After a five-year moratorium, Pakistan will resume the practice of capital punishment on civilian inmates, placing the lives of up to 8,000 prisoners who have exhausted all appeals in grave jeopardy. 

Since 2008, when President Asif Ali Zardari of the Pakistan People's Party (PPP) signed an order to halt executions, not a single civilian has been sent to the gallows. The last Pakistani execution involved a soldier who was court-martialed in 2008. 

PPP officials could not illegalize capital punishment through legislation, so instead they simply suspended the practice, given that the president [Zardari] had the final say on such matters. PPP may have had a particularly compelling reason to ban the death penalty given that the party’s founder, former Prime Minister Zulfikar Ali Bhutto, was hanged by military dictator General Zia-ul-Haq.

However, the newly elected prime minister of the country, Nawaz Sharif, of the Pakistan Muslim League-N (PML-N), rescinded the PPP order, following a campaign pledge to do so. Now, authorities are scheduled to hang four convicts, including two members of the outlawed Lashkar-e-Jhangvi (LeJ) militant organization -- at the Sukkur jail and Karachi Central prison on Aug. 20, 21 and 22 under the auspices of the Anti-Terrorist Court (ATC).

Sukkur has not carried out an execution in 11 years. Nusrat Mangan, the inspector general of prisons in the Sindh province of Pakistan, said none of the four inmates had approached the courts asking for a review of their sentences.

But Sharif’s removal of the stay of executions has already triggered criticism from human rights activists, including Polly Truscott, Amnesty International’s deputy Asia-Pacific director, who said in a statement that resuming executions in Pakistan would be a “shocking and retrograde” step, putting thousands of people's lives at risk.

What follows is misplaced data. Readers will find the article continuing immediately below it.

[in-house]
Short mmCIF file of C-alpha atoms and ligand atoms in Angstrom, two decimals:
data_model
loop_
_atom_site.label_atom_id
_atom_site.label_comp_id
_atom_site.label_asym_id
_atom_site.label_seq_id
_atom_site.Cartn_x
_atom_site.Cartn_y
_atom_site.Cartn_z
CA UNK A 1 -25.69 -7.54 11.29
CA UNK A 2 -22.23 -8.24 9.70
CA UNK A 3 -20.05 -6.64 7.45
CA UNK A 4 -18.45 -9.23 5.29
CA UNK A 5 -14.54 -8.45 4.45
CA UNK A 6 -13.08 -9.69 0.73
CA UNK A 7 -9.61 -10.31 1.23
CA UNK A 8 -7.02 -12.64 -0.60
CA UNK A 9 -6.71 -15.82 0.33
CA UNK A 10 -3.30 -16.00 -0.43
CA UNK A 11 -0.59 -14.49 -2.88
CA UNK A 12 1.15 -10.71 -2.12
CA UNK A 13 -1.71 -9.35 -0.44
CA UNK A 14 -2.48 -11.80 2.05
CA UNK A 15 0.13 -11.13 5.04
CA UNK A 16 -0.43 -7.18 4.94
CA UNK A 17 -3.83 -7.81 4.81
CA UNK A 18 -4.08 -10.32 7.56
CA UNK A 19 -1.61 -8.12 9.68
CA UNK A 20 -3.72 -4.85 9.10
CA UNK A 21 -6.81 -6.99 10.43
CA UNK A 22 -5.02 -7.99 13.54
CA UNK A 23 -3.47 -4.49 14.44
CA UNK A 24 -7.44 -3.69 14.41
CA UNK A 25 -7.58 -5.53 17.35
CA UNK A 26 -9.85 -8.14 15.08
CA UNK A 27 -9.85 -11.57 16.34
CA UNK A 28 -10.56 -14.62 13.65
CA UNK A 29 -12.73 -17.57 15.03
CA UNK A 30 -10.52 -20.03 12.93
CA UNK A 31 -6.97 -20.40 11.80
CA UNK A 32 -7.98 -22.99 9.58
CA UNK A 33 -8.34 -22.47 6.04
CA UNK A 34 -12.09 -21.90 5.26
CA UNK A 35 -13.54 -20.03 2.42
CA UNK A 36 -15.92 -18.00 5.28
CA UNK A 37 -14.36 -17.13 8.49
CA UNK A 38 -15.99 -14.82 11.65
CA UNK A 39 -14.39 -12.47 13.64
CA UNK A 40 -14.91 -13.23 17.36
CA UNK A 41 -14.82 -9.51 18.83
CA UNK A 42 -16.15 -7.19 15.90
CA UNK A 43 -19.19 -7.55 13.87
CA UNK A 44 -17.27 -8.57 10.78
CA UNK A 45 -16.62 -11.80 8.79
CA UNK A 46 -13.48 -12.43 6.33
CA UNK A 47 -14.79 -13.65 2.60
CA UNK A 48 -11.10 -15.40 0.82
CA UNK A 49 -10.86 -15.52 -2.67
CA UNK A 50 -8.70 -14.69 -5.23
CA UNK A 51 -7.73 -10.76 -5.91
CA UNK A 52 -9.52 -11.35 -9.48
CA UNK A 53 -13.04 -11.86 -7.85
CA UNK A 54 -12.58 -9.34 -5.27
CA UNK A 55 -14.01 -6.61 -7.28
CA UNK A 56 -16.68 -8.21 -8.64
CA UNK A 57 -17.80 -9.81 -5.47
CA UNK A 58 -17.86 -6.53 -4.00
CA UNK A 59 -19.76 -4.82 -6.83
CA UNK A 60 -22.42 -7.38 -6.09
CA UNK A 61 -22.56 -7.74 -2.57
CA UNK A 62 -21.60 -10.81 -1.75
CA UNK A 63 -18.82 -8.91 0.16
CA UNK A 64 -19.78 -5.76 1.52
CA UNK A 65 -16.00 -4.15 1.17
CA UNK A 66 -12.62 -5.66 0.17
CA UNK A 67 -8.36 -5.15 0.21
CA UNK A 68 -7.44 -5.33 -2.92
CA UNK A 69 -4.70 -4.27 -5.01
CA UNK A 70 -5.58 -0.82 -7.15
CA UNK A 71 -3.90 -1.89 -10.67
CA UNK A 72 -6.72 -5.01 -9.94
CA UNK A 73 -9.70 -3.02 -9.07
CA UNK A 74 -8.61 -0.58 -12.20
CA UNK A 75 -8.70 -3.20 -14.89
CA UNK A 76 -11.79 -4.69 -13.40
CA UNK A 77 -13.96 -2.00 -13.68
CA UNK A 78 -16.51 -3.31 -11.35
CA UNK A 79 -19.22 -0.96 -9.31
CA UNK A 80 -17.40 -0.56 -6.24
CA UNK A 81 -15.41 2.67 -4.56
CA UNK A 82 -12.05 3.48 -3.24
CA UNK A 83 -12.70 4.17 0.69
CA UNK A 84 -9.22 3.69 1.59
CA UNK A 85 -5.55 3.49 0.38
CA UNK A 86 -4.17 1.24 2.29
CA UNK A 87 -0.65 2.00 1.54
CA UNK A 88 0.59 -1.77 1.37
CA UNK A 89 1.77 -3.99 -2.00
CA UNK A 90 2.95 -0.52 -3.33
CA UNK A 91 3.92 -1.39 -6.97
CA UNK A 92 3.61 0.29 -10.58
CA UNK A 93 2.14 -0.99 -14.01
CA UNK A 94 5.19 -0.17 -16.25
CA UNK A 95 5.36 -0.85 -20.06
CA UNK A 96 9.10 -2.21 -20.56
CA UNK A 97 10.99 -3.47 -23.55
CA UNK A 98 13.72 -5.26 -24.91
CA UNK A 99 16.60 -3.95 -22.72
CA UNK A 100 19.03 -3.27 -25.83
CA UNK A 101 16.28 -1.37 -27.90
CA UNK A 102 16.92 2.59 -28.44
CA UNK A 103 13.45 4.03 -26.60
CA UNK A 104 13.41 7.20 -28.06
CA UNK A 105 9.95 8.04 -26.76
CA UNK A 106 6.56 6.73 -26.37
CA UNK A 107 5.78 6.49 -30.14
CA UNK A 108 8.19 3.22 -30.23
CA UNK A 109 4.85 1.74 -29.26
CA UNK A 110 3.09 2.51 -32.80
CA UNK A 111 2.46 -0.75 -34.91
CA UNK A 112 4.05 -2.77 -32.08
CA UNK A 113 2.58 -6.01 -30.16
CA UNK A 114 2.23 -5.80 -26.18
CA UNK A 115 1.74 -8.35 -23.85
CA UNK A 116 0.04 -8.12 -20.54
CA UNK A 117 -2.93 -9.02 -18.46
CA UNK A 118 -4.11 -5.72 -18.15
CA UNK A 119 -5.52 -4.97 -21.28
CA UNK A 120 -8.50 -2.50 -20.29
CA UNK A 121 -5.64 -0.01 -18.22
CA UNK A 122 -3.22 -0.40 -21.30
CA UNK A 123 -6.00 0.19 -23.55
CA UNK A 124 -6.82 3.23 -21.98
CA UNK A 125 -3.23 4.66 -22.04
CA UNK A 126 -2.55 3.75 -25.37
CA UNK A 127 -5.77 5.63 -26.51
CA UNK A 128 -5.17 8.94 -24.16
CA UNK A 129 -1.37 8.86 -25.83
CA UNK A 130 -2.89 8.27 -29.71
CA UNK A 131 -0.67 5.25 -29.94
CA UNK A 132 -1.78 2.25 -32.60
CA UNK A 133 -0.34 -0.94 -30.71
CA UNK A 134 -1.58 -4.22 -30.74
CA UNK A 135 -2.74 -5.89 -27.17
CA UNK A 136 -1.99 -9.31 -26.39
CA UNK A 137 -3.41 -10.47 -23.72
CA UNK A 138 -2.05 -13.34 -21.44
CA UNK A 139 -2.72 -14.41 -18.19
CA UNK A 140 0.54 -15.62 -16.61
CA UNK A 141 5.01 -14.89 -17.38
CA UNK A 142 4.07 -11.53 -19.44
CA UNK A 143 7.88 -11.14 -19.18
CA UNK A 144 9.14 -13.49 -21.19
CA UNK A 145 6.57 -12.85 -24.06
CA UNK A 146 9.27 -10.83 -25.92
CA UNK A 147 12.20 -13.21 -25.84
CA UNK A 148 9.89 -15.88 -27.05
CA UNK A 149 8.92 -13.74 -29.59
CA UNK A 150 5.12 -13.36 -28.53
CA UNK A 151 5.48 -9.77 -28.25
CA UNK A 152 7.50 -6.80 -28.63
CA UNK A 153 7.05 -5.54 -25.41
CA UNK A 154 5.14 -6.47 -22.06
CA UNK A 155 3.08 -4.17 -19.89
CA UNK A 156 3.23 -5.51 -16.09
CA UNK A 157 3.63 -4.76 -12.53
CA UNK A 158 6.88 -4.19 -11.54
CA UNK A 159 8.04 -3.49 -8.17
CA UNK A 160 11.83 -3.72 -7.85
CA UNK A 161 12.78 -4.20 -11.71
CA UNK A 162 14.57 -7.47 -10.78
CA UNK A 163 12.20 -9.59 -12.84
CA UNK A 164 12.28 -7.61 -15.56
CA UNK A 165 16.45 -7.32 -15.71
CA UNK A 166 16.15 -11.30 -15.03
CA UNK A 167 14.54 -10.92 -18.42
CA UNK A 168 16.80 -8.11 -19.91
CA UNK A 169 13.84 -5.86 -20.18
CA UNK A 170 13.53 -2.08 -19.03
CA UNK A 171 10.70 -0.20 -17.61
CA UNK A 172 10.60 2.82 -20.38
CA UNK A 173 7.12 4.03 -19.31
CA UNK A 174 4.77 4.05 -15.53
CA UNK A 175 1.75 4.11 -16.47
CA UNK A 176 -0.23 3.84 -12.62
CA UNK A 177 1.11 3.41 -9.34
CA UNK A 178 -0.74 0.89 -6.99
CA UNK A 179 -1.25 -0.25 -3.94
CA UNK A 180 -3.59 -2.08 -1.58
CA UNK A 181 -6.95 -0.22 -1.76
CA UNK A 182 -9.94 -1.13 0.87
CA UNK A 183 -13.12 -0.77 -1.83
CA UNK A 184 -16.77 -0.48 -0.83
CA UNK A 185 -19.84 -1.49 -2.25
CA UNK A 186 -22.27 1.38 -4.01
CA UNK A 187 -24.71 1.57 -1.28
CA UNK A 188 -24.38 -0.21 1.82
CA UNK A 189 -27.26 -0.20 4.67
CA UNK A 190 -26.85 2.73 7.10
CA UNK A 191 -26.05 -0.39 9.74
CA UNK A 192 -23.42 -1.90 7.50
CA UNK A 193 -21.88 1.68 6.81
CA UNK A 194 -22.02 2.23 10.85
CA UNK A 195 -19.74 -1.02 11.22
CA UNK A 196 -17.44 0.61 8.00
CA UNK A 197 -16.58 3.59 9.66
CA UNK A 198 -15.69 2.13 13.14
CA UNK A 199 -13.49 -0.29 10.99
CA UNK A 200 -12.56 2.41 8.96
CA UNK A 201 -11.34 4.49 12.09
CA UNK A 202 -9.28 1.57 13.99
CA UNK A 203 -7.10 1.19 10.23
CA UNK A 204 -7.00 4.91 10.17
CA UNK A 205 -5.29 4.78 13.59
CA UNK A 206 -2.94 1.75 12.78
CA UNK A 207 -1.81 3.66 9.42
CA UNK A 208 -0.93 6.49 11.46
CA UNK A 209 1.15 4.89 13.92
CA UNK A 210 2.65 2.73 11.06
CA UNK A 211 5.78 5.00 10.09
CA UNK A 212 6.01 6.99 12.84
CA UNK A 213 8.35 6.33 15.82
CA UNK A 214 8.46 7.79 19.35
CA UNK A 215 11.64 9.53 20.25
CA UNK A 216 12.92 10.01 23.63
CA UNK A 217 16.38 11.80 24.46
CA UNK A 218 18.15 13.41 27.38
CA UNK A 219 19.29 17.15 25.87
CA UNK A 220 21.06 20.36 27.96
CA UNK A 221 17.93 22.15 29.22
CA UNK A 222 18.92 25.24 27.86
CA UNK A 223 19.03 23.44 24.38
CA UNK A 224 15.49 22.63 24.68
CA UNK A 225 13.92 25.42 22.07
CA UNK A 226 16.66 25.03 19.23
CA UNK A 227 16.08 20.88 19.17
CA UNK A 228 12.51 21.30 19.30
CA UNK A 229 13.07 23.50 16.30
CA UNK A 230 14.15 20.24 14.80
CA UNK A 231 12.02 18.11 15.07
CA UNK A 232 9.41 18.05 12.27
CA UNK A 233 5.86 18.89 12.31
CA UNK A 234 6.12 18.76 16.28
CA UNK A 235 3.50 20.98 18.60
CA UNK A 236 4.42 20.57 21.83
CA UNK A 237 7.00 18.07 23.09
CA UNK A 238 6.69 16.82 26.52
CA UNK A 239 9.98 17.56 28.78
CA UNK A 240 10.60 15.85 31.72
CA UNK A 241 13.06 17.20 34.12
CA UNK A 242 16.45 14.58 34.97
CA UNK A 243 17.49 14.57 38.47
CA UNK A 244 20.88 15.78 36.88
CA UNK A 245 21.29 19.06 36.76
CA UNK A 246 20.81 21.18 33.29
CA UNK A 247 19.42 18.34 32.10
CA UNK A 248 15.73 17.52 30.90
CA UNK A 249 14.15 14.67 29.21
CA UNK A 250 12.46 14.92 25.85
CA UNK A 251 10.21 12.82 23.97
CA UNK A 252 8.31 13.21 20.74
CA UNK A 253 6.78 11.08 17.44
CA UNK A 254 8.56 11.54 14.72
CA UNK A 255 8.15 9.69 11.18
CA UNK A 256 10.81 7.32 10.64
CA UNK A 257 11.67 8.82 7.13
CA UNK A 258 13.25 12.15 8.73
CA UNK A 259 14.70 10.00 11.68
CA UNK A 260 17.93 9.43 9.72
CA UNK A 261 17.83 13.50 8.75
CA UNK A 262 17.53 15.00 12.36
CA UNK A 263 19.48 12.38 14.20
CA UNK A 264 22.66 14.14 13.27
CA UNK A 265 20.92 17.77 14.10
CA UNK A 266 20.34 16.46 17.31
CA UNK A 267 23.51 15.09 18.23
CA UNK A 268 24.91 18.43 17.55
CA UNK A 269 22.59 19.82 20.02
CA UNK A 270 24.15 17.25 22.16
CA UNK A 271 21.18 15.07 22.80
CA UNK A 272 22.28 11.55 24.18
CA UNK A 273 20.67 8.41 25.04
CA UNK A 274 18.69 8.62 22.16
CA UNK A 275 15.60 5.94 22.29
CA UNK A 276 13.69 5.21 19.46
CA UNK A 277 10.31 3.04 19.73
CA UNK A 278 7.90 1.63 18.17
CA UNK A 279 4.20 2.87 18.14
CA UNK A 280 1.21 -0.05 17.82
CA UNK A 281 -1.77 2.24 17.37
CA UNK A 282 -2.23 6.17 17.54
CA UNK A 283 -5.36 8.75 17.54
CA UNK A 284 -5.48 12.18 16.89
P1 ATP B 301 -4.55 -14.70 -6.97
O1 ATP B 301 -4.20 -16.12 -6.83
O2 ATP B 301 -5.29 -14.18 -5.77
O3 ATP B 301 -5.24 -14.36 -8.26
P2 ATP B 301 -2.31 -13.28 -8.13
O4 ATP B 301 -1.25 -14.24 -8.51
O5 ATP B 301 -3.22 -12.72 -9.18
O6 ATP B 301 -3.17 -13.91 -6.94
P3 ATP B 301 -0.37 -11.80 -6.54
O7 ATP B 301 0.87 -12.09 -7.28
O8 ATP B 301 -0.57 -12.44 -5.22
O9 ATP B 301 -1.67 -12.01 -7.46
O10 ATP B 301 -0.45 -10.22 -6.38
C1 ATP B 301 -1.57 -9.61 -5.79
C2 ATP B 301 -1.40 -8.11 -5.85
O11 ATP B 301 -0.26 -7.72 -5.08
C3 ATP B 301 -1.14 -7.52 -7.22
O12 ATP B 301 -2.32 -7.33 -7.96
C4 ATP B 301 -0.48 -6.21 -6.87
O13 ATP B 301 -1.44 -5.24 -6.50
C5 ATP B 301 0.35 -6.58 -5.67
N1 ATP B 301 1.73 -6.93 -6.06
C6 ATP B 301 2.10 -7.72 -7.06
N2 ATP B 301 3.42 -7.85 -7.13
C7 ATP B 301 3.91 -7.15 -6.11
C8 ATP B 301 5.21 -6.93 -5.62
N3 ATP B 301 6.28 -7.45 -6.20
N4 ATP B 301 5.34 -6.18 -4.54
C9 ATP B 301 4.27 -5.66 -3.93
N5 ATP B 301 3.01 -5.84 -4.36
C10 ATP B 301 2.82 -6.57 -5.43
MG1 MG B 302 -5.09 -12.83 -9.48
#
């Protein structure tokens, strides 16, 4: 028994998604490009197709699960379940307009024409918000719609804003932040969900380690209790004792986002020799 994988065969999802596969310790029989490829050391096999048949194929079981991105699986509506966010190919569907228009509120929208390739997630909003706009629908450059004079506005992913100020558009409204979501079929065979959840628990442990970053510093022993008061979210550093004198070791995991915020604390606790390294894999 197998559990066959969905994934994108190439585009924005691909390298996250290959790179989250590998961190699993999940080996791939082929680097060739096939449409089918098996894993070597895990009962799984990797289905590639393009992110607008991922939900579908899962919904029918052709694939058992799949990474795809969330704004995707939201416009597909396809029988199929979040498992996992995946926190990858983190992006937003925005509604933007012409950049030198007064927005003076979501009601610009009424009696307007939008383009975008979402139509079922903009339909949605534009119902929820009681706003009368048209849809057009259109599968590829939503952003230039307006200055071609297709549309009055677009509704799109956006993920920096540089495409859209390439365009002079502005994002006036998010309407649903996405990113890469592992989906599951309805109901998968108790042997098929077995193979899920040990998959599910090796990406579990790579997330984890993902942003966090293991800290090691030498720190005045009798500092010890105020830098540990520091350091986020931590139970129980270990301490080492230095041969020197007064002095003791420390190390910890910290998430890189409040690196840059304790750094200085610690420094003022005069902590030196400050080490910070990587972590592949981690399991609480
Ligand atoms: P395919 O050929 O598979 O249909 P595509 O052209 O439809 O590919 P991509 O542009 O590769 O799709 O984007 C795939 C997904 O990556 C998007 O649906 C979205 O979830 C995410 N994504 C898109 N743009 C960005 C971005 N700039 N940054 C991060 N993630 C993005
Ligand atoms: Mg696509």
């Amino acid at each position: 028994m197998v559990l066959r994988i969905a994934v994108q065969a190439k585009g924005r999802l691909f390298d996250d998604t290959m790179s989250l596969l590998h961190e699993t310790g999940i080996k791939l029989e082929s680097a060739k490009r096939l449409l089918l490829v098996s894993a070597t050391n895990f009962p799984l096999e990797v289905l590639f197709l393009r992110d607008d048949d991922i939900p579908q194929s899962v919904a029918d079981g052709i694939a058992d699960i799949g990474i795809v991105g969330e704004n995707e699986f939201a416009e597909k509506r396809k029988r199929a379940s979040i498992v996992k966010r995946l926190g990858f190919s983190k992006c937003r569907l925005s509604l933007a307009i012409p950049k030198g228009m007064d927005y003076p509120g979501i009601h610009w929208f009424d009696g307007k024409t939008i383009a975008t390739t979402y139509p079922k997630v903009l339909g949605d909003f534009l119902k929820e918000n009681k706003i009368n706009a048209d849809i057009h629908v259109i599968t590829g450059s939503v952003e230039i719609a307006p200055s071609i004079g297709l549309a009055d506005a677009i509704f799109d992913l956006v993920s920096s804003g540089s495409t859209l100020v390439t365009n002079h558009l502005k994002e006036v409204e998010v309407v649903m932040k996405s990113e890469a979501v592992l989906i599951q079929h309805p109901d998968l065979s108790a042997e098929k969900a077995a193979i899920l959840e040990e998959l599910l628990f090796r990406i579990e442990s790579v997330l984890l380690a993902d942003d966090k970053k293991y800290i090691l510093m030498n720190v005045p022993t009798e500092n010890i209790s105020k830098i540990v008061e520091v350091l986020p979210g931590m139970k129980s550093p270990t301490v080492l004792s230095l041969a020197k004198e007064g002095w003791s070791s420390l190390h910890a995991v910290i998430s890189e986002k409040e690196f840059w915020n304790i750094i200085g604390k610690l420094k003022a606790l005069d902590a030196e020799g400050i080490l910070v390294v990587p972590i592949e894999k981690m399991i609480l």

Death row prisoners constitute more than 10 percent of the prison population in Pakistan, said a report by the British-based Foundation of Fundamental Rights. "For me it's not the number of people facing [the] death penalty," said Dr Farzana Bari, a Pakistani human rights activist. "I believe the state should not be allowed to take the life of its citizens. Criminals can be incarcerated in jails for life."

However, in a country awash with violent crimes and terrorism, the demand for the ultimate justice is widespread. Mushir Alam, the chief justice of the Sindh High Court, warned that the crime situation in the province will not improve until death row convicts are summarily executed. Mangan said that in Sindh alone there are more than 350 prisoners who could be hanged under the new policy.

“The reintroduction of death penalty is a symbol of [the Pakistani] government’s tough stance against terrorist activities, which have seriously affected the social and economic life in the country,” said an op-ed piece in Arab News. But the author added that Pakistan also needs to revamp and reform its entire judicial system. “Drastic measures are required to restore the credibility of Pakistan’s judicial system as it is often accused of being painfully slow, massively corrupt and highly prejudiced,” he wrote. “A trial based on just and transparent process can help to decide all cases on pure merit, which will ultimately restore faith in the system. This would help to eliminate the risk of an innocent person being convicted of capital punishment and also effectively curb heinous crimes in the society.”

Indeed, according to Pakistani penal law, a total of 27 crimes (including blasphemy) may lead to the application of the death penalty (in 1947, at the country’s founding, murder and treason were the only two capital offenses). Interestingly, if the PML-N fully carries out its program of executing all death row inmates, it will have to kill Mumtaz Qadri, the man who assassinated Punjab Governor Salmaan Taseer for supporting an anti-blasphemy law. Qadri is a huge icon to many fundamentalist, conservative Muslims.

As of last year, at least 140 countries had abolished the death penalty. Prominent holdouts include the U.S., India, China and Iran.